Those car mats would be complete soaked by morning.

Konsento doko desu-ka?

There was a kitchen area. It had sinks and lights. It was great for cooking, but not for eating since there were no chairs. There was a pavilion where we could sit to eat, but it had no lights.

We had electronics, like my phone, that needed to be charged. The last campsite had an outlet in the bathroom, but this one didn’t. We asked the couple, “Konsento doko desu-ka?” But they told us that there were no outlets.

the one and only outlet

But the place did have lights; they were just not turned on. Mark and I followed the string of lights to where they would be plugged in. At the end of the string of bulbs was a light switch and 2 electrical outlets. We flipped the switch, lighting up the whole camp. Then we plugged in our phone charger. The next day we got up early and plugged in our rice cooker to make rice for lunch later that day in another town.

We sat in the pavilion, eating our dinner in the light we had just turned on. The couple walk past us in the rain, looking a little confused. “How did they get light?”

 

This is what most tourists come to Kobayashi to see.

It’s not just a test! 

The next day we left the campsite. It was still raining. We saw some of the sites of Kobayashi through the down pour.

I have to be honest here. Yes, the town of Kobayashi was located very conveniently along the route we were taking. But the real reason I stopped in this town was for it’s name.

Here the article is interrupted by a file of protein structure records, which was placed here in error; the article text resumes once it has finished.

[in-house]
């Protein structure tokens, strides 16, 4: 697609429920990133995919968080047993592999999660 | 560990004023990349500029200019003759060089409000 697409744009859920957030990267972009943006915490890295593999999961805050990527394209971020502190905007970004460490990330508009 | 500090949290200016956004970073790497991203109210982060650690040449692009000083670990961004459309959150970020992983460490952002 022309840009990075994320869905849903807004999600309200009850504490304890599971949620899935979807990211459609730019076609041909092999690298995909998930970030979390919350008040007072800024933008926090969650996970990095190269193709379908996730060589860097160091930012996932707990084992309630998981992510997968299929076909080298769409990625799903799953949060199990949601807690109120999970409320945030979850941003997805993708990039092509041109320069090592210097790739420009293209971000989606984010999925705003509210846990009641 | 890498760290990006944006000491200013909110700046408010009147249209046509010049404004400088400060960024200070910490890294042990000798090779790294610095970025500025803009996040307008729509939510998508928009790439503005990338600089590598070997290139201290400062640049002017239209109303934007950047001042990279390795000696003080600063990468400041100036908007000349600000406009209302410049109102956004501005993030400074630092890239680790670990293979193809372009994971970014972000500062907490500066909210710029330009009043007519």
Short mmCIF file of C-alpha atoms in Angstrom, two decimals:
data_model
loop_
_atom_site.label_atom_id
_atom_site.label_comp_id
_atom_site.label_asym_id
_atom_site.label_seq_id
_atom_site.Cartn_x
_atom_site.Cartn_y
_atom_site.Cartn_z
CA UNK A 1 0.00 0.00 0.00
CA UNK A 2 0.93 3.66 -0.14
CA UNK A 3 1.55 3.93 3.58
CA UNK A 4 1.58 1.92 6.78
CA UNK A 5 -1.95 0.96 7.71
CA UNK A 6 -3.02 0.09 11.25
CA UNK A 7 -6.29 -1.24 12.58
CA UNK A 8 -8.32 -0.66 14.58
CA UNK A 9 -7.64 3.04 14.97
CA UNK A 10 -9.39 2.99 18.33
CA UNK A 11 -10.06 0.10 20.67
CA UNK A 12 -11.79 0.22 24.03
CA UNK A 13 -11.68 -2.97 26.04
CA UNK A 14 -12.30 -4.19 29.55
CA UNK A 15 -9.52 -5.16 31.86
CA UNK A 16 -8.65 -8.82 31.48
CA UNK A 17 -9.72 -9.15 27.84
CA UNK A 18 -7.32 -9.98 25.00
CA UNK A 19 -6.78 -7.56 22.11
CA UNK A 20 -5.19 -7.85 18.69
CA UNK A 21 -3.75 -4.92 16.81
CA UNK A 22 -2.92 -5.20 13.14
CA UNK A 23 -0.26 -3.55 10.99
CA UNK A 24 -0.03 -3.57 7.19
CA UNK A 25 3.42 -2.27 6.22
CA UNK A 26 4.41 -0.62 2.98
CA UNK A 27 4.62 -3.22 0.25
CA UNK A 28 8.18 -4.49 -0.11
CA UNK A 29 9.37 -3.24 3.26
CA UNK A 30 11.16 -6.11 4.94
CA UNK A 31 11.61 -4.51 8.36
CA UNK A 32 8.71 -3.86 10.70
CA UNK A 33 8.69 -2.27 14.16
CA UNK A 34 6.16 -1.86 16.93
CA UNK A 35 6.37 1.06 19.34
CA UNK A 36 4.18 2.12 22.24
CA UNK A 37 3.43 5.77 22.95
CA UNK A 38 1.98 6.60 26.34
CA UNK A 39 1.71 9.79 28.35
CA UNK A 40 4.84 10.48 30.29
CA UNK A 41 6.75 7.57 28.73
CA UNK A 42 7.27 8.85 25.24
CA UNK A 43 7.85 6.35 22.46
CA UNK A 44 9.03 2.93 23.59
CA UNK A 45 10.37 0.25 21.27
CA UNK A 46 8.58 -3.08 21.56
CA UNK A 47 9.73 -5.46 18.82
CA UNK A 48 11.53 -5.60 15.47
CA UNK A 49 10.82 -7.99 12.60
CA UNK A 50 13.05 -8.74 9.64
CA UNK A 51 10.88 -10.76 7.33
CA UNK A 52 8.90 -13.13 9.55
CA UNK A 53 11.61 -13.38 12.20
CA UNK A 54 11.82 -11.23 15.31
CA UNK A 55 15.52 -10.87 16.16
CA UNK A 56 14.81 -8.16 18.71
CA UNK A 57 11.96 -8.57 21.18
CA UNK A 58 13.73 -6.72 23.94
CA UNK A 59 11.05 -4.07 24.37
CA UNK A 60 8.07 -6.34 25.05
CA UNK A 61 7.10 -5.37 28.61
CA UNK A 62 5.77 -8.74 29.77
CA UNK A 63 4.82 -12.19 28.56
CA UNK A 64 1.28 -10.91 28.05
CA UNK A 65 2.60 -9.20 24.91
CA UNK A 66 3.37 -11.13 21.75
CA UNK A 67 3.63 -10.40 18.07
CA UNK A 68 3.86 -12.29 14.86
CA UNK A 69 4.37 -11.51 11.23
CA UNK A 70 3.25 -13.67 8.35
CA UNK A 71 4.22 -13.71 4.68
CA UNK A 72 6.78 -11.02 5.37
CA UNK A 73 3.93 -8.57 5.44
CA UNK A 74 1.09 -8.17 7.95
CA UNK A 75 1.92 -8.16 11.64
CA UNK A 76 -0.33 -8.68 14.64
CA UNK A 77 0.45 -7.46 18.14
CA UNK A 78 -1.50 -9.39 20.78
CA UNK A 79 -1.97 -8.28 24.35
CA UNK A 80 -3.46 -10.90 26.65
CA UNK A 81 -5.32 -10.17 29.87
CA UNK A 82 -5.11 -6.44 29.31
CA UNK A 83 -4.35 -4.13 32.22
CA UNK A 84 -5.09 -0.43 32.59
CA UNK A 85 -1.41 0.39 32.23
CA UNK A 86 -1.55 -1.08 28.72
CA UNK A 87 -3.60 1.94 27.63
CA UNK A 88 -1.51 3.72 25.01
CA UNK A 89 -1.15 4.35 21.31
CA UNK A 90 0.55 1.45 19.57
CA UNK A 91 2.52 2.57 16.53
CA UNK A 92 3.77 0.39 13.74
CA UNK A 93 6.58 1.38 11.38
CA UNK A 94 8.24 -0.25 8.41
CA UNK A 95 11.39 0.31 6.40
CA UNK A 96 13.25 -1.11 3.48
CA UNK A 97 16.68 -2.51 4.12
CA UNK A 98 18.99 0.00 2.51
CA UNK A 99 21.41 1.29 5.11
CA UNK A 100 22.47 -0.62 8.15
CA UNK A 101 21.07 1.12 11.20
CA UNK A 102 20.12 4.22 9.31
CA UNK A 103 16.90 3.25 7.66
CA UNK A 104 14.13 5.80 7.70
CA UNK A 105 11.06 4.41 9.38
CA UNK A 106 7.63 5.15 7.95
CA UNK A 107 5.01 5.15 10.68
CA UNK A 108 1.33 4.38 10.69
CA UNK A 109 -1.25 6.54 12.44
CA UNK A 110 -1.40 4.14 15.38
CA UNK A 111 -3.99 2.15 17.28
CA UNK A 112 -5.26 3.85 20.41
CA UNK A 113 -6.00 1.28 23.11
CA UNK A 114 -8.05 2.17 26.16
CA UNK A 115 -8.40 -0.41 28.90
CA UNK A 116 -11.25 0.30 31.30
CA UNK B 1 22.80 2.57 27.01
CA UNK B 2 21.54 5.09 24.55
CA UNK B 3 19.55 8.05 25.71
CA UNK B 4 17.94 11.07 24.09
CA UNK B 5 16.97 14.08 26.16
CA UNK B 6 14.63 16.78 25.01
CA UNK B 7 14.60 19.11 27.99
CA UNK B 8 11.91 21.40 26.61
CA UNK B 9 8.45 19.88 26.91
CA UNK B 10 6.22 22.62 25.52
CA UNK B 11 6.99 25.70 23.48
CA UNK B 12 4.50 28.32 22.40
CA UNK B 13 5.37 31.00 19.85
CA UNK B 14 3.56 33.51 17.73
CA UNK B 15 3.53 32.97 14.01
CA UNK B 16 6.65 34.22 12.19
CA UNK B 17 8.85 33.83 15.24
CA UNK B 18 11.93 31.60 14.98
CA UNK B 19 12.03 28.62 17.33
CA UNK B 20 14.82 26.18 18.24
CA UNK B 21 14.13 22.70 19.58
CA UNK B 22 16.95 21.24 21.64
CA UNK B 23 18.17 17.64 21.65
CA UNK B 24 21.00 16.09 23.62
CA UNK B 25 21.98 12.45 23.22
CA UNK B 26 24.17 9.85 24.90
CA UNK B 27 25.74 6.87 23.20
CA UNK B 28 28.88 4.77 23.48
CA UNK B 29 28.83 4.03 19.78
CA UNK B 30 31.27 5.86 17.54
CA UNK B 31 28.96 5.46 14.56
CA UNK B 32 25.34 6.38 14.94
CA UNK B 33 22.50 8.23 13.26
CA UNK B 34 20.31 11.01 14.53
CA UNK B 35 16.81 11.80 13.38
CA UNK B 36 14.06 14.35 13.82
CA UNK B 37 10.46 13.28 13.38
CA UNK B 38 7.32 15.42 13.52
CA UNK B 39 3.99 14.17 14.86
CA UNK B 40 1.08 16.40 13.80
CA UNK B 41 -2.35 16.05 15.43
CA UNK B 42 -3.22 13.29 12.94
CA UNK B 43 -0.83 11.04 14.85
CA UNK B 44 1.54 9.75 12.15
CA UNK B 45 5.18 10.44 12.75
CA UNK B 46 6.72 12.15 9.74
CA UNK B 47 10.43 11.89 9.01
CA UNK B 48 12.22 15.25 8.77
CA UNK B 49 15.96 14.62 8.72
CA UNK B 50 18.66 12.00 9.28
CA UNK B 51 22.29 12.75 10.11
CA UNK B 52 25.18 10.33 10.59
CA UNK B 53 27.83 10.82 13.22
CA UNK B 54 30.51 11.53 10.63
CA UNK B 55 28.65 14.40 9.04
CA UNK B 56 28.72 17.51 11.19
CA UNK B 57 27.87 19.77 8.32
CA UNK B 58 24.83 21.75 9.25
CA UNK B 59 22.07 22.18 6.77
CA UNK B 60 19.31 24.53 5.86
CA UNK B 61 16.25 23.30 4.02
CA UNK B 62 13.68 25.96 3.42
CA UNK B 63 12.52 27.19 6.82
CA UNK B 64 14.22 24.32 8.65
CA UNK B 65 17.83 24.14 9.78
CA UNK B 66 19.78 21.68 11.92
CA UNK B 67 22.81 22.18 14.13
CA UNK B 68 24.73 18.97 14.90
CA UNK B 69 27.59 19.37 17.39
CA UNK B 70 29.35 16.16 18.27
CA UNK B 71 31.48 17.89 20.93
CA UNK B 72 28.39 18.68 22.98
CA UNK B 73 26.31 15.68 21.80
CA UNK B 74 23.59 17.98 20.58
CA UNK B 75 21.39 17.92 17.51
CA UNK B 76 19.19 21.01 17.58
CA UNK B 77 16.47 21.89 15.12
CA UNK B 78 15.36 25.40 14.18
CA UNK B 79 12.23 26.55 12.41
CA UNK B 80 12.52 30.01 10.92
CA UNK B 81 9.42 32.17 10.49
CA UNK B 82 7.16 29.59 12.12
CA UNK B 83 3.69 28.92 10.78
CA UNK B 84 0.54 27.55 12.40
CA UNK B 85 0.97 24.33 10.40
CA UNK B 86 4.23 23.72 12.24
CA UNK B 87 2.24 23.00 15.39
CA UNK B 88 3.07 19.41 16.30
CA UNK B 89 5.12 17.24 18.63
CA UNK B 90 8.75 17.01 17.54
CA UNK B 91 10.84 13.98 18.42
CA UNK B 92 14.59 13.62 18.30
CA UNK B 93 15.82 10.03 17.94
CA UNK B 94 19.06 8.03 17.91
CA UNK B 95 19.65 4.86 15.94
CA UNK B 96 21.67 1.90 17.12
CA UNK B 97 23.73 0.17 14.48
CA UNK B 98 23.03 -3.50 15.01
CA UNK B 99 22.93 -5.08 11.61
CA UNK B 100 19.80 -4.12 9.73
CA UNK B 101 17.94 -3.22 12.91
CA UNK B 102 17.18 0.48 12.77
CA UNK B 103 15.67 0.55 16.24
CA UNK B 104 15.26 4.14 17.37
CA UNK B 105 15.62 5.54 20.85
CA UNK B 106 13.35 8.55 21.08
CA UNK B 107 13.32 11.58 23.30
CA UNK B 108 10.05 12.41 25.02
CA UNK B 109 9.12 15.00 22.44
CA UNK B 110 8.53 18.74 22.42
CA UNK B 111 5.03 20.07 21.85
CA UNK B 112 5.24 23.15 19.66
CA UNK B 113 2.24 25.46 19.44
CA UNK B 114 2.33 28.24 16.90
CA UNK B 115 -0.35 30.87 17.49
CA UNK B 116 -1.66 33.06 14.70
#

I am a Star Trek fan and I just wanted to say that I have been to a place called Kobayashi. Now if I could only find a place called Maru

tired already!

At least it’s not our own backyard.

After a day of sightseeing and step climbing we were ready to set up the tent and relax at a new campsite. I found one on the island of Oyano. I looked at a map on google and found the campsite.

From google maps, I got the website, address, phone number, and driving directions. I made reservations. I had a reservation number; all I had to do was show up.

We got to the campsite, a lady working there told us that we were in the wrong place. The campsite named on my paper with the reservation number was not here.

“Are you sure? Because google maps, says that this is here…”

The lady didn’t care what google maps was. She shock her head. “Not here”.

We wondered around the island, looking for our campsite. We stopped people walking on the road. Half of them pointed us to head further south, the other half had never heard of this campsite that someone had clearly mis-labled on google maps.

 

This is awkward…

We gave up hope of finding our campsite and just started to look for any campsite as we moved south. We saw a sign in Japanese that promised a campsite on the next island over. So we crossed the bridge.

We drove along the shore until we ran out of road. Then we saw another campsite sign. We got out the car and knocked on the door.

“Konichiwa. Campsite doko des ka?”